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Doubting Thomas? Everyone Is After ‘Last Dance’

Doubting Thomas? Everyone Is After ‘Last Dance’

Hey, Isiah Thomas, leave the Celtics the hell out of it.

The ESPN Michael Jordan documentary, “The Last Dance,” is only 4 of 10 episodes in, but may already have claimed the title of greatest sports documentary of all time. The story of Jordan and his Bulls, across six championships in the 1990s, has been compelling, must-see TV, and Sunday night’s Episode Four was no exception.

But for a documentary focusing on the Chicago Bulls, there were a whole lot of 1980s Boston Celtics fans doing a serious “WTF?” before Sunday’s installment was over.


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Needless to say, there has never been any love lost between Celtics and Pistons fans after the two playoff years of 1987 and ’88. The Celtics were the defending champions in ’87, but starting their decline as injuries took their toll on the Big Three of Larry Bird, Kevin McHale and Robert Parish. The Pistons, led by Thomas, Bill Laimbeer, Vinny Johnson and a rookie rebounder named Dennis Rodman, were the up-and-comers, the next Eastern power in waiting.

The 1987 Eastern Conference finals featured no fewer than two brawls, one miracle steal and a Celtics victory in Game 7. But the Pistons finally got to the top of the mountain in ’88, capturing the conference finals rematch with a series-clinching Game 6 victory at the Silverdome.

It was the ending of that sixth game in ’88 that made its way into the Jordan documentary Sunday night, and reminded Celtics fans everywhere, 32 years later, why they hated Isiah so much.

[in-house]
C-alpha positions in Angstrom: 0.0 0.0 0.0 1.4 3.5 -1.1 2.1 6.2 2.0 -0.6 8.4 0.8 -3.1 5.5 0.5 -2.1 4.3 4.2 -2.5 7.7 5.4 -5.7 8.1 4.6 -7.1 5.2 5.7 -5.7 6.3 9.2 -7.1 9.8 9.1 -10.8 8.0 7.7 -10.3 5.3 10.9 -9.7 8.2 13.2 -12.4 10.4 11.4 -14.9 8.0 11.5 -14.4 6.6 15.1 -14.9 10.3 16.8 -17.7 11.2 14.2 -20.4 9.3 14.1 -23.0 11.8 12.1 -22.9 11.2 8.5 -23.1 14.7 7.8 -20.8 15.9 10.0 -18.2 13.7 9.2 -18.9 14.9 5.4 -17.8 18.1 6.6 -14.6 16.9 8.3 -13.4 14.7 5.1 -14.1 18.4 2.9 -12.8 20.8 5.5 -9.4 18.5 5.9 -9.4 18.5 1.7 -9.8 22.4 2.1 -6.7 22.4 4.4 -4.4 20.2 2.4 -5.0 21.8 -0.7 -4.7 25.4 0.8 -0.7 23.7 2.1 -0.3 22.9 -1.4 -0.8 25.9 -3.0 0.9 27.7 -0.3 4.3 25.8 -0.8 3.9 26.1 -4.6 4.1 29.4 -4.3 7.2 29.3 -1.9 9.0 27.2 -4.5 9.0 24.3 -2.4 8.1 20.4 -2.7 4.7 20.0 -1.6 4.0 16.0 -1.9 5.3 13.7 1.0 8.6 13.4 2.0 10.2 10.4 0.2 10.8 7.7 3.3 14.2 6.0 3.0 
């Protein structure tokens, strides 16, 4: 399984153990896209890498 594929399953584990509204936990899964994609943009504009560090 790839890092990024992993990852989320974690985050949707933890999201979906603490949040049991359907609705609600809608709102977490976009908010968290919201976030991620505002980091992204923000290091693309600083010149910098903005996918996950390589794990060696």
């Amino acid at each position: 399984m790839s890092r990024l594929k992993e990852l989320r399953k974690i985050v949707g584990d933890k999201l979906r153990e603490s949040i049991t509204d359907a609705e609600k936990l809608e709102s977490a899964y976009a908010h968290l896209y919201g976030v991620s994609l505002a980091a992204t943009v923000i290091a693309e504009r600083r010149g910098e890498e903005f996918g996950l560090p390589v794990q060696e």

Sure, Laimbeer was a thug who tried to take Bird’s head off in Game 3 in ’87. Sure, Rodman said Bird was overrated because he’s white after Game 7. Those guys are on the list.

But no one was more two-faced, more phony, more dirty, more detestable and more loathed in Boston – and Chicago, too, for that matter – than Isiah Thomas.


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Laimbeer owned his thuggery. Thomas would smile one second, then put his elbow in the back of your head the next, then go back to smiling and pretend he never did it. The truth has never been Thomas’ strong suit, on and off the court.

And Thomas’ struggles with the truth, and owning up to his own reprehensible behavior, was on full display in “The Last Dance.”

The issue at hand, as far as Jordan and the Bulls are concerned, was the final moments of Game 4 of the 1991 Eastern Conference Finals. Like the Pistons with the Celtics just years earlier, it was the Bulls who had to overcome bitter playoff defeats in 1989 and ’90 against Detroit to finally ascend the mountain and reach the Finals.

But in 1991, the two-time defending champion Pistons, facing a decline similar to the 80s Celtics they dethroned, found themselves on the wrong side of history as the Bulls completed a series sweep. And in a scene left indelible on the minds of sports fans for decades, instead of congratulating the Bulls at the conclusion of Game 4, the Pistons, led by the ungrateful poor sport Isiah Thomas, stalked off the court, literally walking past a stunned, furious Jordan and the Bulls’ bench, with time still on the clock.